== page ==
In fourteen hundred and ninety-two Columbus sailed the ocean blue! October 13 was Columbus Day and we spent the week learning a little bit more about the famous explorer. Our sensory group explored a variety of boxes including some colorful ocean blue play dough. The fine motor group made some sparkly crowns and the language group played a Columbus Day game—-what fun! All our activities addressed the social studies access point associate a celebration with an event.
Italy is the country that Christopher Columbus comes from! There were 2 letter C’s—-for Christopher Columbus—– to find and a picture of Columbus hidden beneath the rice.
The social studies access point recognize a person in a story can be addressed in this activity.
Queen Isabella and King Ferdinand of Spain helped fund the trip. This box had red and yellow rice—-the colors of the Spanish flag. As the students explored the rice there were some compasses to find and a picture of the royal couple at the bottom of the box. This bright colorful rice certainly invited exploration!
Recognize pictures or artifacts that relate to important people or events is an access point that can be addressed in this activity.
Queen Isabella and King Ferdinand used gold and jewels to help pay for voyage. We didn’t have any real gold but this box filled with gold mardi gras beads made a great stand in——bright, sparkly, and touchable 🙂 Our students loved wearing them or grabbing handfuls and shaking them. Total fun!
The colorful jewels looked so pretty floating around. A great way to track objects in motion—-a science access point.
Recognize a common object with a two-dimensional shape is a math access point. Since the play dough can be rolled into a ball the math access point recognize a common 3 dimensional object can also be addressed.
Columbus landed on the sandy shores of the Bahamas. We used some kinetic sand for our sandy shore and believe us when we say that this stuff is TOTALLY cool! It is kind of like this dry oobleck——adults and children were totally mesmerized.
The science access point track the movement of objects that are pushed or pulled can be addressed here.
We are SO getting more of this stuff 🙂
One of the things Columbus was hoping to find was a trade route for spices from the orient! To add a little “spice” to our oobleck we added some oregano flakes. So ok, oregano is technically an herb but it was what we had and it made the oobleck very aromatic 🙂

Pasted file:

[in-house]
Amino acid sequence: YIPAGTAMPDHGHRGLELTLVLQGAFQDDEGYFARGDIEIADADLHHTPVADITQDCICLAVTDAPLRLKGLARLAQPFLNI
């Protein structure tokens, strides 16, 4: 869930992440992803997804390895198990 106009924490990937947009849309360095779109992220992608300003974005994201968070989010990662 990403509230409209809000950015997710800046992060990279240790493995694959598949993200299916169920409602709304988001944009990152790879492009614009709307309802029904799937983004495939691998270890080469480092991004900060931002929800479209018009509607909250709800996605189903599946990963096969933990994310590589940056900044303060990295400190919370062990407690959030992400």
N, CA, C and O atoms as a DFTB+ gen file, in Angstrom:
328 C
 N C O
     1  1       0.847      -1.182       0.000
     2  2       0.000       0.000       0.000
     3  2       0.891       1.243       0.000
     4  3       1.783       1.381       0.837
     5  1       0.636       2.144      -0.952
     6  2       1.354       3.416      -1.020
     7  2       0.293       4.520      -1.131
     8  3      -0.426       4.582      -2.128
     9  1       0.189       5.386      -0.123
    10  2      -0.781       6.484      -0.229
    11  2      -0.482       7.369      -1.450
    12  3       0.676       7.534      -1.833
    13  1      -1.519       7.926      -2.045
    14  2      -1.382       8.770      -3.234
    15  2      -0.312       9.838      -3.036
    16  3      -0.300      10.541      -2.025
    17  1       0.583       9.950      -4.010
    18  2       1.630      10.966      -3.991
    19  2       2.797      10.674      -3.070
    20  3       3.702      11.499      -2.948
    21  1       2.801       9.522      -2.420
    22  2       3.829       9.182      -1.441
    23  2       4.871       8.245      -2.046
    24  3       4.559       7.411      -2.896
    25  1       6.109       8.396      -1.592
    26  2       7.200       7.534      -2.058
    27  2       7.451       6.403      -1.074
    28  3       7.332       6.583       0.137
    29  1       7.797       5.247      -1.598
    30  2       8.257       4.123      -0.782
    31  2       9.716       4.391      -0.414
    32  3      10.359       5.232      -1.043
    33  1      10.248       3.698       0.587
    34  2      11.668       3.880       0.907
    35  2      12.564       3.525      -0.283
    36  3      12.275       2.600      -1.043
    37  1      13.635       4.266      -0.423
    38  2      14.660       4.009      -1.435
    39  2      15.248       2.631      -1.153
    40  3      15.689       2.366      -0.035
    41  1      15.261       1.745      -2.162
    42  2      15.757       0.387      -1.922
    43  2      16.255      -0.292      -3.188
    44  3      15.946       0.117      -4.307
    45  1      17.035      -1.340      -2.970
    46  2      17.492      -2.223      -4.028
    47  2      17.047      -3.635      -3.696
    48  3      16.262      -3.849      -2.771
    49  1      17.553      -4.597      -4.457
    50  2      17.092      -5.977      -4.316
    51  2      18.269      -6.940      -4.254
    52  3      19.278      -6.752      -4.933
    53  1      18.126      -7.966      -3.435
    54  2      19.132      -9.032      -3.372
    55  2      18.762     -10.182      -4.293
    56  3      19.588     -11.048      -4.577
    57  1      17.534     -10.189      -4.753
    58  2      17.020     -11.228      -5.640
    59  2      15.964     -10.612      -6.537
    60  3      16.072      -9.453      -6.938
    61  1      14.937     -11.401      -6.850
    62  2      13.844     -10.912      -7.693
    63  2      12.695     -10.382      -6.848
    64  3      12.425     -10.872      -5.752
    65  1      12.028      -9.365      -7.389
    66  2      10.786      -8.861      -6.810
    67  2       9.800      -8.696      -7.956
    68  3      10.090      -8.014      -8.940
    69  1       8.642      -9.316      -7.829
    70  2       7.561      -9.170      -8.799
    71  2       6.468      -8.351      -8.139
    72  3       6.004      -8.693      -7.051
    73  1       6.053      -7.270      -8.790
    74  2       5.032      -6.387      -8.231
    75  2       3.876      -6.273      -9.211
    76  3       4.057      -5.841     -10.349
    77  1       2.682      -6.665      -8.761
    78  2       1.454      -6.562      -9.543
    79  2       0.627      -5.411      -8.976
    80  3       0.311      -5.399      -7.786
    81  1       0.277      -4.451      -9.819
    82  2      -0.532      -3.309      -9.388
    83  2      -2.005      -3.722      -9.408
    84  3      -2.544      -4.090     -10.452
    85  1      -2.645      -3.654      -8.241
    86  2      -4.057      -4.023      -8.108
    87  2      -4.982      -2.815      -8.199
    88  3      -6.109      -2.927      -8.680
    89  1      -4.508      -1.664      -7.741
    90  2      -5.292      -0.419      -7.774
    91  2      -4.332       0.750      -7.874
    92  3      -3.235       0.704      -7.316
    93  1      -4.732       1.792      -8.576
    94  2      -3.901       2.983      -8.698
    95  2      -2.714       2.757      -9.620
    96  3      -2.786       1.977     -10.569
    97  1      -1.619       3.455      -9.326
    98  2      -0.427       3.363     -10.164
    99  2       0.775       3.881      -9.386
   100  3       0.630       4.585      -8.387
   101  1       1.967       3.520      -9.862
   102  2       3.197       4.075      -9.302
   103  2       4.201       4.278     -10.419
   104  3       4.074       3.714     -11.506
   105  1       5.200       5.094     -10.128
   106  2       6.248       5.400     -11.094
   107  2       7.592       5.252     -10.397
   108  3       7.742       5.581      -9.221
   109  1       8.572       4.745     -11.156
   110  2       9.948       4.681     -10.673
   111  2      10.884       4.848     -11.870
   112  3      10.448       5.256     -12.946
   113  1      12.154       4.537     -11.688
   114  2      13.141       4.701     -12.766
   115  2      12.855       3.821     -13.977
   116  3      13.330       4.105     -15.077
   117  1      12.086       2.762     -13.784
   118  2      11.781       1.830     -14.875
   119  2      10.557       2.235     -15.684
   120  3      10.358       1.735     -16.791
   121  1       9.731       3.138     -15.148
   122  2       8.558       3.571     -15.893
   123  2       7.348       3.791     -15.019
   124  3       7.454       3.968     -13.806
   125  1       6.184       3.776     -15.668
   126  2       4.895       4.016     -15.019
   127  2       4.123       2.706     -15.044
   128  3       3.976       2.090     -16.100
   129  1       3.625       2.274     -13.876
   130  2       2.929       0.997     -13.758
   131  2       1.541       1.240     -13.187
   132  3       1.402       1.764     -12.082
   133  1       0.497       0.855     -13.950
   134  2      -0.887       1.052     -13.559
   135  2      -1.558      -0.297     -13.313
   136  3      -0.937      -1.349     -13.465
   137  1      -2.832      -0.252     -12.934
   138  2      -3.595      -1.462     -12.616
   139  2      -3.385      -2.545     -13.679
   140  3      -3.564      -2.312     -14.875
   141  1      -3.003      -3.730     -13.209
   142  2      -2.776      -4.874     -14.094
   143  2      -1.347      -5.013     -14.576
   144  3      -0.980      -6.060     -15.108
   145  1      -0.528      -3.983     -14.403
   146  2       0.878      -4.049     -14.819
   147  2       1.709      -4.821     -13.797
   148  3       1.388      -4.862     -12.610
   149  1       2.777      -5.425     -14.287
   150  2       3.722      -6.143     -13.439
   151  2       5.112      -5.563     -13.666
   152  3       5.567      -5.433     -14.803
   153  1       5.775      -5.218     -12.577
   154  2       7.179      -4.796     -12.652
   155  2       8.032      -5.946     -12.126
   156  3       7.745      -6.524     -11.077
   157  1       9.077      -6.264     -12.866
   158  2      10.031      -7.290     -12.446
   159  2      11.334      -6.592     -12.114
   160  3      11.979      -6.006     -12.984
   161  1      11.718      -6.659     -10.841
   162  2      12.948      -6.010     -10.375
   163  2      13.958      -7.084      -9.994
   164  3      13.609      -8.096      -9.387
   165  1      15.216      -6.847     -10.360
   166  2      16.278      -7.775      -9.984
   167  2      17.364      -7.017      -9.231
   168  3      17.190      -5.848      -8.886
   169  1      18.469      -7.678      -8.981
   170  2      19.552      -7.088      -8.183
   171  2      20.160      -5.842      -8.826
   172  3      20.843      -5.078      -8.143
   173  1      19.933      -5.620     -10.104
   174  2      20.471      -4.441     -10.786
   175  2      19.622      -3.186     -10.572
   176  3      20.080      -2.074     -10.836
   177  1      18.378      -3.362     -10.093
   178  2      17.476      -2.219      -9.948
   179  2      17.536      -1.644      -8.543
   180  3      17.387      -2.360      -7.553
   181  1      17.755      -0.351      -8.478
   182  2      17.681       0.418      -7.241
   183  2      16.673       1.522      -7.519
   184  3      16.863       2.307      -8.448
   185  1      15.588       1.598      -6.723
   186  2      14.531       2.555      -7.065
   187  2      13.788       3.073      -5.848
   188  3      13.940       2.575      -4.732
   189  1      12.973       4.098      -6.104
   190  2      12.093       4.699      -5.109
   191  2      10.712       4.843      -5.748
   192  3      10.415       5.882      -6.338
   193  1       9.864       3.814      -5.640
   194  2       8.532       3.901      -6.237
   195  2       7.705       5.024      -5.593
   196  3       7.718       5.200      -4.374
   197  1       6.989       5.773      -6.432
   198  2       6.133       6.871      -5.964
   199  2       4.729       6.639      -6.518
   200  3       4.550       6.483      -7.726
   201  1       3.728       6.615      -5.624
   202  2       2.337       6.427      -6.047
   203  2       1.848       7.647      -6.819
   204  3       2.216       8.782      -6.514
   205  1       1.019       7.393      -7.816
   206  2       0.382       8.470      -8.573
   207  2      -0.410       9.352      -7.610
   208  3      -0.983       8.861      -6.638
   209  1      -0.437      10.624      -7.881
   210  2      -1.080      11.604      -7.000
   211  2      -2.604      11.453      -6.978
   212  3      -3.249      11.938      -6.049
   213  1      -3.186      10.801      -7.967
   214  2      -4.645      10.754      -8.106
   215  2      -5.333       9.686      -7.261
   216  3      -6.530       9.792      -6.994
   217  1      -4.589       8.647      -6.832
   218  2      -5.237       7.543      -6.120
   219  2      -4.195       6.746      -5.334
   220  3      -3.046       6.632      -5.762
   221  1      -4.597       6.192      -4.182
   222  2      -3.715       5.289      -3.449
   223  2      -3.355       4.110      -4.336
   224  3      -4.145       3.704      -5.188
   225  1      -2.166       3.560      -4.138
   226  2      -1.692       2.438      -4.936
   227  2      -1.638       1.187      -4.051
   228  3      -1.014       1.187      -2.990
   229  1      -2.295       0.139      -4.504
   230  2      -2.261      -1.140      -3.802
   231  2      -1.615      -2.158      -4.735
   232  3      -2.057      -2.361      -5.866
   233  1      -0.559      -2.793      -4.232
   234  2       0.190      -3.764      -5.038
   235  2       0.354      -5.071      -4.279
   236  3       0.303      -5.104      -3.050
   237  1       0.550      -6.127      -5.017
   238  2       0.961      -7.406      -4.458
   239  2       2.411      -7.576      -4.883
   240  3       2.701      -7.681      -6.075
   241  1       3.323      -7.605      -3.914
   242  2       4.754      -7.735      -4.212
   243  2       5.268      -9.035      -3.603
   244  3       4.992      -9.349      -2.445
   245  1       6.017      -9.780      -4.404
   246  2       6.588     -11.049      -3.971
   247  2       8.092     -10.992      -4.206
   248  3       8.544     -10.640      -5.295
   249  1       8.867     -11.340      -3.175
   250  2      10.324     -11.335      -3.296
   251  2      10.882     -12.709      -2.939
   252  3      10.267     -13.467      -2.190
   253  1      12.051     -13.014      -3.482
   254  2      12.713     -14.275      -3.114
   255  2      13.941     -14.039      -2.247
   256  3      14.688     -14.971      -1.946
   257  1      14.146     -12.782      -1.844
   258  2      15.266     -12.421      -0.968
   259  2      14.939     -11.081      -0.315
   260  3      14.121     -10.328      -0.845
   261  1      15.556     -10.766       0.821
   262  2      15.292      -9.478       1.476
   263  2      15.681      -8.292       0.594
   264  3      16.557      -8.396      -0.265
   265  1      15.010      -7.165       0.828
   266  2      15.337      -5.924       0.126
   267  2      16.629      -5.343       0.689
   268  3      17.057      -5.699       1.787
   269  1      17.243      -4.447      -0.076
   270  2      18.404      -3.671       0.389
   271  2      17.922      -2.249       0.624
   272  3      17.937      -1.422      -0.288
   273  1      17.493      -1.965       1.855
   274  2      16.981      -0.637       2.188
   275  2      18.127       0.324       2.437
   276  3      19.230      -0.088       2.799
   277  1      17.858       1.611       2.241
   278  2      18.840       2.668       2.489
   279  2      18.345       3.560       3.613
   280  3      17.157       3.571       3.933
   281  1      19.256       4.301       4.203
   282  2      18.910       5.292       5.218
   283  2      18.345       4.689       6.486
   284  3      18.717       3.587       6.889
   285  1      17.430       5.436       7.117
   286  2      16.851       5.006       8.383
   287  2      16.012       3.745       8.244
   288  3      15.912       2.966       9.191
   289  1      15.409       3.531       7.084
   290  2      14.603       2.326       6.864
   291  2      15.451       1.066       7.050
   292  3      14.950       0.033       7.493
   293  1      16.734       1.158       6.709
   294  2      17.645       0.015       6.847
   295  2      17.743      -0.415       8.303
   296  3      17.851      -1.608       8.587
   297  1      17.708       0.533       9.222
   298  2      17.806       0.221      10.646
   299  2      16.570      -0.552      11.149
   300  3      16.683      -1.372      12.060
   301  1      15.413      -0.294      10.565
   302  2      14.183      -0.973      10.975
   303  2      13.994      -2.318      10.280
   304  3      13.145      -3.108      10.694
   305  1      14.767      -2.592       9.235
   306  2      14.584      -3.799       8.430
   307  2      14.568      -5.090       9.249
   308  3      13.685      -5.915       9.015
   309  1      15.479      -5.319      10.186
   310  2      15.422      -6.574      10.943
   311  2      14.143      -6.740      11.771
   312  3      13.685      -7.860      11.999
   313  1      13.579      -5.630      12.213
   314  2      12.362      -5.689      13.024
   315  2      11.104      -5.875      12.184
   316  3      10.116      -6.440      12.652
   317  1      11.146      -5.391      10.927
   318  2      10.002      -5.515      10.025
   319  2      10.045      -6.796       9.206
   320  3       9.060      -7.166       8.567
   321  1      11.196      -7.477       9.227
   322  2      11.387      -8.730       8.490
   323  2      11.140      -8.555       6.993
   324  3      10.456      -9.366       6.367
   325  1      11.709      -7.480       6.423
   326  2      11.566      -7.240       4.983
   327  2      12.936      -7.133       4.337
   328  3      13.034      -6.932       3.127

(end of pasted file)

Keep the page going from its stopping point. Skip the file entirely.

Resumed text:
Recognize that pushing and pulling an object makes it move is a science access point that can be addressed here. The science access point recognize and respond to one type of sensory stimuli, in this case smell, can also be addressed.
Recognize water as a liquid is a science access point.
Recognize one or more external body parts is a science access point.
FINE MOTOR GROUP
On Tuesday for our art project we made some cute little sailing ships! We started by asking the students to use communication symbols to choose a color for their ship sails. Then they used adaptive scissors to cut construction paper into rectangular shapes—–1 big and 1 little.
Recognize differences in size of objects is a math access point. The science access point recognize that the appearance of an object or material has changed is also addressed.
The sails were threaded (little slits were cut into the rectangles) onto a straw——with a little triangle flag already attached! Our students needed a little help with this part but it was a great activity for practicing pincer grasp and bilateral coordination skills.
We used some black and brown paper plates folded in half to make the boat. These plates were leftovers from other projects—-it was nice to use them up! The straw mast was slipped through a hole snipped into the middle of the plate and stapled into place.
Our Thursday art project was a pretty quick one—–the students made some fun paper crowns. We found this silver and gold bulletin board trim on the give-away table and knew it would be perfect for our project!
Recognize that pushing and pulling a object—-in this case the scissors handle—-makes it move is a science access point.
The math access points indicate desire for more of an action or object and indicate desire for no more of an action or object are addressed here.
Each of our students took turns playing the game. They used the All-Turn-It to see how many places they would move forward. We only used numbers 1-3 on the spinner. Once they landed on a number, they moved the ship that many places. Of course, we all counted out loud how many places the ship moved.